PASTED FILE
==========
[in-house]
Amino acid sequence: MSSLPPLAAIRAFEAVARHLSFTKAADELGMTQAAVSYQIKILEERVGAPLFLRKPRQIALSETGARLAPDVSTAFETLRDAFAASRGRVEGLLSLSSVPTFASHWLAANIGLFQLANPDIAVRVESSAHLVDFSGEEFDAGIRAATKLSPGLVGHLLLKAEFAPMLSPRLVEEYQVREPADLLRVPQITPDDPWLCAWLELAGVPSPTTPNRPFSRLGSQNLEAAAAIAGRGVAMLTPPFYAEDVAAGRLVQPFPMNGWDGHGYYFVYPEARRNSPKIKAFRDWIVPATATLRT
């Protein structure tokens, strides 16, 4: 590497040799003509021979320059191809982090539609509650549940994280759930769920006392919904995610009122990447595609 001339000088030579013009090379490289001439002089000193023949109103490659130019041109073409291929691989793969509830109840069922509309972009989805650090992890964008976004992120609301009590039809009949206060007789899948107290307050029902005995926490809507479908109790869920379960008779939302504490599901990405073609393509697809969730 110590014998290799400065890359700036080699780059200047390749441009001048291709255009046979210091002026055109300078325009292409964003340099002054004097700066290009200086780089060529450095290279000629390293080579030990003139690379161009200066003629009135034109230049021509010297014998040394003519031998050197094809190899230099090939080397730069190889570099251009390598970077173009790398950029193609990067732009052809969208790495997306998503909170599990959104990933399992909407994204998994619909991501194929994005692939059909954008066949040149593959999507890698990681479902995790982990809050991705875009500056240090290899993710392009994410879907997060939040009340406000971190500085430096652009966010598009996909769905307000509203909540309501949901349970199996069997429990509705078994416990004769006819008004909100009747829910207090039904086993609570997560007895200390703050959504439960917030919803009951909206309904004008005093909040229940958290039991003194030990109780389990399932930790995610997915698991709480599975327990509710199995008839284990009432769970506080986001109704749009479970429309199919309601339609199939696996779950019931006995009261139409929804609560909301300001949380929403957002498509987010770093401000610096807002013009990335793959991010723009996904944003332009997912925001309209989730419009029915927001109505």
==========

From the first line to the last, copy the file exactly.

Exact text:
[in-house]
Amino acid sequence: MSSLPPLAAIRAFEAVARHLSFTKAADELGMTQAAVSYQIKILEERVGAPLFLRKPRQIALSETGARLAPDVSTAFETLRDAFAASRGRVEGLLSLSSVPTFASHWLAANIGLFQLANPDIAVRVESSAHLVDFSGEEFDAGIRAATKLSPGLVGHLLLKAEFAPMLSPRLVEEYQVREPADLLRVPQITPDDPWLCAWLELAGVPSPTTPNRPFSRLGSQNLEAAAAIAGRGVAMLTPPFYAEDVAAGRLVQPFPMNGWDGHGYYFVYPEARRNSPKIKAFRDWIVPATATLRT
């Protein structure tokens, strides 16, 4: 590497040799003509021979320059191809982090539609509650549940994280759930769920006392919904995610009122990447595609 001339000088030579013009090379490289001439002089000193023949109103490659130019041109073409291929691989793969509830109840069922509309972009989805650090992890964008976004992120609301009590039809009949206060007789899948107290307050029902005995926490809507479908109790869920379960008779939302504490599901990405073609393509697809969730 110590014998290799400065890359700036080699780059200047390749441009001048291709255009046979210091002026055109300078325009292409964003340099002054004097700066290009200086780089060529450095290279000629390293080579030990003139690379161009200066003629009135034109230049021509010297014998040394003519031998050197094809190899230099090939080397730069190889570099251009390598970077173009790398950029193609990067732009052809969208790495997306998503909170599990959104990933399992909407994204998994619909991501194929994005692939059909954008066949040149593959999507890698990681479902995790982990809050991705875009500056240090290899993710392009994410879907997060939040009340406000971190500085430096652009966010598009996909769905307000509203909540309501949901349970199996069997429990509705078994416990004769006819008004909100009747829910207090039904086993609570997560007895200390703050959504439960917030919803009951909206309904004008005093909040229940958290039991003194030990109780389990399932930790995610997915698991709480599975327990509710199995008839284990009432769970506080986001109704749009479970429309199919309601339609199939696996779950019931006995009261139409929804609560909301300001949380929403957002498509987010770093401000610096807002013009990335793959991010723009996904944003332009997912925001309209989730419009029915927001109505």